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Obama lights up Diwali celebrations in White House

Last updated on: October 15, 2009 12:14 IST
Obama lightning the traditional lamp
United States President Barack Obama celebrated Diwali in the East Room of the White House on October 14 by lighting a diya (lamp) accompanied by Vedic chants by a Hindu priest.

Obama doubled up this ceremony with an event where he signed an executive order to restore the White House Commission and Interagency Working Group to address issues concerning the Asian American and Pacific Islander community.

Over two dozen Indian Americans, including several who serve in the Obama Administration were guests at the event, which was attended by approximately 150 Asian Americans on hand to witness the signing of the executive order but also joined in the observance of Diwali.

Obama sets a new trend on Diwali

Last updated on: October 15, 2009 12:14 IST
Obama greets Indian Americans
This was the first time in the history of the United States that a sitting President not only hosted a Diwali ceremony but was also present at the function.

Obama's predecessor George W Bush also hosted a Diwali ceremony for six consecutive years, but he never attended a single celebration, instead deputing a cabinet official or a senior aide.

Also, the event was always held in the Indian Treaty Room at the Old Executive Office Building, which is adjacent to the White House, and serves as an administrative office of the White House.

Indian Ambassador Meera Shankar and visiting Commerce Minister Anand Sharma were special guests of the White House at the event.

Sweets and some Masala on offer

Last updated on: October 15, 2009 12:14 IST
Penn Masala perform in the White House
At the venue, on each chair was a small box containing four sweets courtesy of the Sri Siva Vishnu Temple in Lanham, Maryland, and Narayanachar Digalakote, the priest who had the honour of flanking Obama while he lit the diya and chanting the shloka was also from the same temple.

The programme began with a song by Penn Masala, the world's first Hindi a cappella group formed in 1996 by students of the University of Pennsylvania that combines South Asian music with a Western musical style.

Obama then entered to a standing ovation and after recognising Penn Masala, veteran Asian-American athletes, his Asian-American cabinet members -- Commerce Secretary Gary Locke, Energy Secretary Steven Chu, and United States Secretary of Veterans Affairs Eric Shinseki -- and those Asian Americans who served in World War II, made some extensive remarks about the Asian American and Pacific Islander, AAPI, community and his rationale for restoring the AAPI White House Commission.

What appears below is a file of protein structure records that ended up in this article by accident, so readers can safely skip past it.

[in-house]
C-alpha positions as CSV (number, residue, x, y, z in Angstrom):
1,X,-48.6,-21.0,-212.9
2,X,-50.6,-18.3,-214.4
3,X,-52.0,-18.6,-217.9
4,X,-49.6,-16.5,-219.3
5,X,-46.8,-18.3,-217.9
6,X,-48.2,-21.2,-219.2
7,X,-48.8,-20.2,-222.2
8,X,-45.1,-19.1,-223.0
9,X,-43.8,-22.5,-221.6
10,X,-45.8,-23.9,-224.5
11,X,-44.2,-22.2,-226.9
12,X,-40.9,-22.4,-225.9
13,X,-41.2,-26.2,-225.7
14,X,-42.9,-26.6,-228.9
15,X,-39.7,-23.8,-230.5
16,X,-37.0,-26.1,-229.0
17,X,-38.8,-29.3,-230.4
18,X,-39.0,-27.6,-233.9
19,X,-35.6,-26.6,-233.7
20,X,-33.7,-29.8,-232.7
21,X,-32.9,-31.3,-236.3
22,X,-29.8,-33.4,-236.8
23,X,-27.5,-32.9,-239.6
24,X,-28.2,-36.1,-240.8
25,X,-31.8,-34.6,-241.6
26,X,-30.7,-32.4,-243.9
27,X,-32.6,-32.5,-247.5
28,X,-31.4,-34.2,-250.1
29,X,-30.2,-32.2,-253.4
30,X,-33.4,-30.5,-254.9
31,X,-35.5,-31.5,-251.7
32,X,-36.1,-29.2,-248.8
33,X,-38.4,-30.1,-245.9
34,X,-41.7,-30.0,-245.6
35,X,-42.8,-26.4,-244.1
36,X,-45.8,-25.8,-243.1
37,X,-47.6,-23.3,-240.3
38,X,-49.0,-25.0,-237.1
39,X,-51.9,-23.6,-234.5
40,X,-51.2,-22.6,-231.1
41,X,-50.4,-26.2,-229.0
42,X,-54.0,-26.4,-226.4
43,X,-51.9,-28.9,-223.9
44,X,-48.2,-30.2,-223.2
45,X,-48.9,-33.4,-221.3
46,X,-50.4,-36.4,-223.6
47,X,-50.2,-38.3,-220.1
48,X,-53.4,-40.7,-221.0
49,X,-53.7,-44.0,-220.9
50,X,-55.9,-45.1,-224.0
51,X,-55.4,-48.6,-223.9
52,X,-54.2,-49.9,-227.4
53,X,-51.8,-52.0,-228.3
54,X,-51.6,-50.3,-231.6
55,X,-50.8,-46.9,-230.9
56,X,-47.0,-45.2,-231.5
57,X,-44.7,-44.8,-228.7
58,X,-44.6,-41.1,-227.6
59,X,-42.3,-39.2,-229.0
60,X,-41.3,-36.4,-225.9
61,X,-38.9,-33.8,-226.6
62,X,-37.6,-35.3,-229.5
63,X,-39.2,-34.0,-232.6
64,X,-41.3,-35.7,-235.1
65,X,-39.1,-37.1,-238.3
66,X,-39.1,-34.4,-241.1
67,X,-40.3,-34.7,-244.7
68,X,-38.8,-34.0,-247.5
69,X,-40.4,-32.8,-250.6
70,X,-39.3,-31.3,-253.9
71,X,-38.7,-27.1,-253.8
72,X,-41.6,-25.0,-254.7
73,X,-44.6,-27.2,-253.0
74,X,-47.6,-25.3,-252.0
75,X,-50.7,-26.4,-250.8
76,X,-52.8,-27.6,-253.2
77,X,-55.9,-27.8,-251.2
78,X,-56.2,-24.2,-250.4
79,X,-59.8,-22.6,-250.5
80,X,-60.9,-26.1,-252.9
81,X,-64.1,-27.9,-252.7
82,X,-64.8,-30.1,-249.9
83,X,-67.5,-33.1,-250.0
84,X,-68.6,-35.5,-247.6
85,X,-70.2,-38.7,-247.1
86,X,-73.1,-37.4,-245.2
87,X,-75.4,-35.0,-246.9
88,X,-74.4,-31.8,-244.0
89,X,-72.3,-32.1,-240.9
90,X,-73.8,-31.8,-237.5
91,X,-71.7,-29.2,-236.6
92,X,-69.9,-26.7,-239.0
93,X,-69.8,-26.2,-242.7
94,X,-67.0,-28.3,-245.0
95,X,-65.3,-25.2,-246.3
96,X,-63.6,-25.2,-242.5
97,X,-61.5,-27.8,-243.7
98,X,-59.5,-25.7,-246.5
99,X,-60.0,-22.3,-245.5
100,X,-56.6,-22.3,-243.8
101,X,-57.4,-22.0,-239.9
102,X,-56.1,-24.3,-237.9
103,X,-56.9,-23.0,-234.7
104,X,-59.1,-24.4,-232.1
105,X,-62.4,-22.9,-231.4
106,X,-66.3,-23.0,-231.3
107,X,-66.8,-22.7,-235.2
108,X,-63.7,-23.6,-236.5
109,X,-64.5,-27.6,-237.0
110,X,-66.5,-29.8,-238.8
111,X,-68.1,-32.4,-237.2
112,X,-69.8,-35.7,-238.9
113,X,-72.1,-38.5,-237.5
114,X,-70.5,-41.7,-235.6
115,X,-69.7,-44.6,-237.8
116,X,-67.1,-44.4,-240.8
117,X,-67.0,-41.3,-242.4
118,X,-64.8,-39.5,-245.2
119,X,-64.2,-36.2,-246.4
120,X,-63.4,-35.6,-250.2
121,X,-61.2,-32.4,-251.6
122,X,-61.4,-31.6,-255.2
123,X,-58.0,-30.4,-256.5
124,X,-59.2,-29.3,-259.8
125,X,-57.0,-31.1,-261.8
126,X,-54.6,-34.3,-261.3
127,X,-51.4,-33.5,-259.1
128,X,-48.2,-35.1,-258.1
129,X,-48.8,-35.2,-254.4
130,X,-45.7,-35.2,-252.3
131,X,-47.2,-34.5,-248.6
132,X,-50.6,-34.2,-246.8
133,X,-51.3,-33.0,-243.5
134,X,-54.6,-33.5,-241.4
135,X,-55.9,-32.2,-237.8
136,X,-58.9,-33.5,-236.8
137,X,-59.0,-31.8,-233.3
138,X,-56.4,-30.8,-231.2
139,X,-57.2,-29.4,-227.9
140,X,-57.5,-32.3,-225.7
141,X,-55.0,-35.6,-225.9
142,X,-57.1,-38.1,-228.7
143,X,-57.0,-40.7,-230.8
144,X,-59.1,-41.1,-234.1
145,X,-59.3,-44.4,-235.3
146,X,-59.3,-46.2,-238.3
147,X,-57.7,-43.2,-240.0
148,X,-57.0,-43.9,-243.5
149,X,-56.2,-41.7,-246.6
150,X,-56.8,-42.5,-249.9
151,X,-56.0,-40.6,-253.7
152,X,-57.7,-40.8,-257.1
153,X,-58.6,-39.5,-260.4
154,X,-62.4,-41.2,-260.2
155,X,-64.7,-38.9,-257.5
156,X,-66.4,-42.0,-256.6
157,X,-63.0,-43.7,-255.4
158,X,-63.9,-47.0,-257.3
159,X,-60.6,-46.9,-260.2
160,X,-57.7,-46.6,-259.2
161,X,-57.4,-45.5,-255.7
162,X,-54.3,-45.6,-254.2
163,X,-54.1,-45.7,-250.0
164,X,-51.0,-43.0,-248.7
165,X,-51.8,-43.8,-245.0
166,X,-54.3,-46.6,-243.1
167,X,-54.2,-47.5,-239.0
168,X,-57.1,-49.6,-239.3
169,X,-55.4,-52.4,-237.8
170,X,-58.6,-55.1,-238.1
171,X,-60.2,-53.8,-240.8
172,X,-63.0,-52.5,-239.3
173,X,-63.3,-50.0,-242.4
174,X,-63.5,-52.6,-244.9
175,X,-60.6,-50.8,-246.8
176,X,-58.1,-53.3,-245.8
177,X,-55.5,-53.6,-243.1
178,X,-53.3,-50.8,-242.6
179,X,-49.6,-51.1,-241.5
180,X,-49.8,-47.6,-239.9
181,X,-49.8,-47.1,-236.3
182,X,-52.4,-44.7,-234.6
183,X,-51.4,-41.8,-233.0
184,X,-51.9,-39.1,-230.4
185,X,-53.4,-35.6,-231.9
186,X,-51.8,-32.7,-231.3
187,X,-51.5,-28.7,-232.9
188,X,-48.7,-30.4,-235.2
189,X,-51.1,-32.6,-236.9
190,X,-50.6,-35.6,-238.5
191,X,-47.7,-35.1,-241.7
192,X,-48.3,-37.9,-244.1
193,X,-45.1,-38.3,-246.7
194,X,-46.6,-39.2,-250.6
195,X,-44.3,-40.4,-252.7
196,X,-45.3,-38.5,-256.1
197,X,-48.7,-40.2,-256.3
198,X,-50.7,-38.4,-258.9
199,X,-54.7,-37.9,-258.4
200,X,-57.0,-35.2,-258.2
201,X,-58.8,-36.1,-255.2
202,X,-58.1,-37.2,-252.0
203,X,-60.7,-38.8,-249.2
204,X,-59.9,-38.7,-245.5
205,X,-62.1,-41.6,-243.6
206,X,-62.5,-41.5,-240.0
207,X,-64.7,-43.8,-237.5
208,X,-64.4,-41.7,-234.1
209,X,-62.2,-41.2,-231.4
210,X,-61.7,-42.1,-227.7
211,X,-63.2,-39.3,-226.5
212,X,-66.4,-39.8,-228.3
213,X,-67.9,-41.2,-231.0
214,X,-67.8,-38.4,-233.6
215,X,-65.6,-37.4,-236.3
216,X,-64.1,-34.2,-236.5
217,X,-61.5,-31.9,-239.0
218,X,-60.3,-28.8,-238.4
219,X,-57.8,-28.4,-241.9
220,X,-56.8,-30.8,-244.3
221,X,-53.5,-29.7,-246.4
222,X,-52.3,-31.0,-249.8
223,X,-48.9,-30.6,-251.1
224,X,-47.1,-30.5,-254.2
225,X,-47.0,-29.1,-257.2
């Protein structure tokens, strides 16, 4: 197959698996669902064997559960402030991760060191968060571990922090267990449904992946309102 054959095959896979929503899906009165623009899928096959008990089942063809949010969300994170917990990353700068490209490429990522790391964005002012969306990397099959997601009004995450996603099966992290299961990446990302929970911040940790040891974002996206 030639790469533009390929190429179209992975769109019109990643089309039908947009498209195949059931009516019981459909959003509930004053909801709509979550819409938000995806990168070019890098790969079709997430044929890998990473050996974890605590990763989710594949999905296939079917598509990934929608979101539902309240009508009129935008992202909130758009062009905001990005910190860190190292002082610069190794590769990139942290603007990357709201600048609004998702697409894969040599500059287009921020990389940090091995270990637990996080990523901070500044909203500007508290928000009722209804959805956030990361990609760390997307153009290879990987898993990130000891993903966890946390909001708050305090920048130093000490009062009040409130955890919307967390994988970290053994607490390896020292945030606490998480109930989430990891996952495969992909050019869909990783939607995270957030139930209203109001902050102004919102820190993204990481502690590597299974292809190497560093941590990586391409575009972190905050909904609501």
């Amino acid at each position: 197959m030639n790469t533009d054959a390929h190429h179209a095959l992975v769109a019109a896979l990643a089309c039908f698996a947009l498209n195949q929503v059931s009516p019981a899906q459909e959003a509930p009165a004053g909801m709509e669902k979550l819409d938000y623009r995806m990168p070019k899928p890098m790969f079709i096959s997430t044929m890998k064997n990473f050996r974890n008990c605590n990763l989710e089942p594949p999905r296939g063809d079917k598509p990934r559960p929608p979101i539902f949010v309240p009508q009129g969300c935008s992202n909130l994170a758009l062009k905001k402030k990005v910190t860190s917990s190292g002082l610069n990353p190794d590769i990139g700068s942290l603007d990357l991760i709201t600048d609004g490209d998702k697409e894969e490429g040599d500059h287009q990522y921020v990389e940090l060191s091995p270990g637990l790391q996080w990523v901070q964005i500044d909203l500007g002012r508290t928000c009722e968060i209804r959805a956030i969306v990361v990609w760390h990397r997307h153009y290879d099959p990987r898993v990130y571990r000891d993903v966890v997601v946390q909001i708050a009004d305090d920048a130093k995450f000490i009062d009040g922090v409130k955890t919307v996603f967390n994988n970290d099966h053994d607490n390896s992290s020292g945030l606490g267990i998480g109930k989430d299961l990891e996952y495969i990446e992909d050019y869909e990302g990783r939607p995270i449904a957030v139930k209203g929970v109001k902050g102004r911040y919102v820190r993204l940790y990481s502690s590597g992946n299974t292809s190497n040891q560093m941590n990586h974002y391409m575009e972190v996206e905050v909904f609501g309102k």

'Celebrate the triumph of good over evil'

Last updated on: October 15, 2009 12:14 IST
Obama addresses the gathering
"I think it's fitting that we begin this work in the week leading up to the holiday of Diwali -- the festival of lights -- when members of some of the world's greatest faiths celebrate the triumph of good over evil," Obama said.

"This coming Saturday," he said, "Hindus, Jains, Sikhs and some Buddhists, here in America and around the world, will celebrate this holiday by lighting diyas or lamps, which symbolise the victory of light over darkness, and knowledge over ignorance. And while this is a time of rejoicing, it's also a time for reflection, when we remember those who are less fortunate and renew our commitment to reach out to those in need."

"While the significance of the holiday for each faith varies," Obama said, "all of them mark it by gathering with family members to pray and decorate the house and enjoy delicious food and sweet treats."

The AAPI Commission is restored

Last updated on: October 15, 2009 12:14 IST
Obama returns the salutation from Digalakote, not in picture
"And, in that spirit of celebration and contemplation, I am happy to light the White House diya, and wish you all a Happy Diwali and a Saal Mubarak," he added, to sustained applause.

Then, after returning the namaskar-like salutation from Digalakote, Obama lit the diya, after which he once again returned the salutation from Digalakote, with a beaming smile and then shook hands with the priest.

He then went over to the small desk placed on the stage to sign the executive order restoring the AAPI Commission.

As he was leaving, Obama told the guests, "Enjoy, and have fun," and when a reporter shouted thanks for him being the first President to grace a Diwali ceremony and that too in the White House, the President replied with a smile, "How about that!" and then he was out the East Room doors.

A mantra for world peace

Last updated on: October 15, 2009 12:14 IST
Indian Americans at the White House celebrations

Digalakote told rediff.com that for him it was "such an unforgettable and memorable experience and I was so honoured and blessed to be part of this ceremony."

What he had chanted, Digalakote said, was "a mantra for world peace, where I said, O Lord, please lead the unreal to real and please lead us from darkness and ignorance to the light of knowledge and please bestow prosperity on all of us."

A beaming Shekhar Narasimhan told rediff.com, "This is just so historic. When they (the White House) said, we would like to have a priest chant and we would like you to bring a diya and do this."

"This has never been done before in the White House," he added, gushing. "This is the first time ever that we have had a prayer, of a chanting like this, and a President, who says, 'Yes, I want to invite all faiths in and light a diya, to begin the observance of Diwali."